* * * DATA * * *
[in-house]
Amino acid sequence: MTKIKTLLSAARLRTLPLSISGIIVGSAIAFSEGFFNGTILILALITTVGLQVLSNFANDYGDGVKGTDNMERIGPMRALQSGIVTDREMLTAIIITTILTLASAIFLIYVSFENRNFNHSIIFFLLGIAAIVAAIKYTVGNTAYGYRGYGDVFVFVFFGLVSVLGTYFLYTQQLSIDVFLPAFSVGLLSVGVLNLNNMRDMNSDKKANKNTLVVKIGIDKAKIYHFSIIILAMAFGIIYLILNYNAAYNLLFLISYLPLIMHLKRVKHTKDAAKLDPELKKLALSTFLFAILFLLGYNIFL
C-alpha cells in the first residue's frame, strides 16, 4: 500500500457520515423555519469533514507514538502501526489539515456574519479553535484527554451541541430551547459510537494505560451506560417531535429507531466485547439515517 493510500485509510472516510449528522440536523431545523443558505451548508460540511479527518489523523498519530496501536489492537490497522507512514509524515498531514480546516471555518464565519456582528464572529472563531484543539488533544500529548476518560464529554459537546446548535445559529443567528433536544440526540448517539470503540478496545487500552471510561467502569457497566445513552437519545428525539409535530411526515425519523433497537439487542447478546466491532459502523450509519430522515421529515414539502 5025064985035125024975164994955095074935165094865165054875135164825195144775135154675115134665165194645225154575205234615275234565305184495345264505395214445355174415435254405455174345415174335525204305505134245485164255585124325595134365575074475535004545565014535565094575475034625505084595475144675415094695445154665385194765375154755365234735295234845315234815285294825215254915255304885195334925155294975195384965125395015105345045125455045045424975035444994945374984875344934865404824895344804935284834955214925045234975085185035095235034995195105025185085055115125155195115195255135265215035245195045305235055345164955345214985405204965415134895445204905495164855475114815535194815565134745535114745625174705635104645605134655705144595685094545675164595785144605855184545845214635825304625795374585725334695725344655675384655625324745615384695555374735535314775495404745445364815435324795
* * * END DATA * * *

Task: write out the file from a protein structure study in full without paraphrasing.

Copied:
[in-house]
Amino acid sequence: MTKIKTLLSAARLRTLPLSISGIIVGSAIAFSEGFFNGTILILALITTVGLQVLSNFANDYGDGVKGTDNMERIGPMRALQSGIVTDREMLTAIIITTILTLASAIFLIYVSFENRNFNHSIIFFLLGIAAIVAAIKYTVGNTAYGYRGYGDVFVFVFFGLVSVLGTYFLYTQQLSIDVFLPAFSVGLLSVGVLNLNNMRDMNSDKKANKNTLVVKIGIDKAKIYHFSIIILAMAFGIIYLILNYNAAYNLLFLISYLPLIMHLKRVKHTKDAAKLDPELKKLALSTFLFAILFLLGYNIFL
C-alpha cells in the first residue's frame, strides 16, 4: 500500500457520515423555519469533514507514538502501526489539515456574519479553535484527554451541541430551547459510537494505560451506560417531535429507531466485547439515517 493510500485509510472516510449528522440536523431545523443558505451548508460540511479527518489523523498519530496501536489492537490497522507512514509524515498531514480546516471555518464565519456582528464572529472563531484543539488533544500529548476518560464529554459537546446548535445559529443567528433536544440526540448517539470503540478496545487500552471510561467502569457497566445513552437519545428525539409535530411526515425519523433497537439487542447478546466491532459502523450509519430522515421529515414539502 5025064985035125024975164994955095074935165094865165054875135164825195144775135154675115134665165194645225154575205234615275234565305184495345264505395214445355174415435254405455174345415174335525204305505134245485164255585124325595134365575074475535004545565014535565094575475034625505084595475144675415094695445154665385194765375154755365234735295234845315234815285294825215254915255304885195334925155294975195384965125395015105345045125455045045424975035444994945374984875344934865404824895344804935284834955214925045234975085185035095235034995195105025185085055115125155195115195255135265215035245195045305235055345164955345214985405204965415134895445204905495164855475114815535194815565134745535114745625174705635104645605134655705144595685094545675164595785144605855184545845214635825304625795374585725334695725344655675384655625324745615384695555374735535314775495404745445364815435324795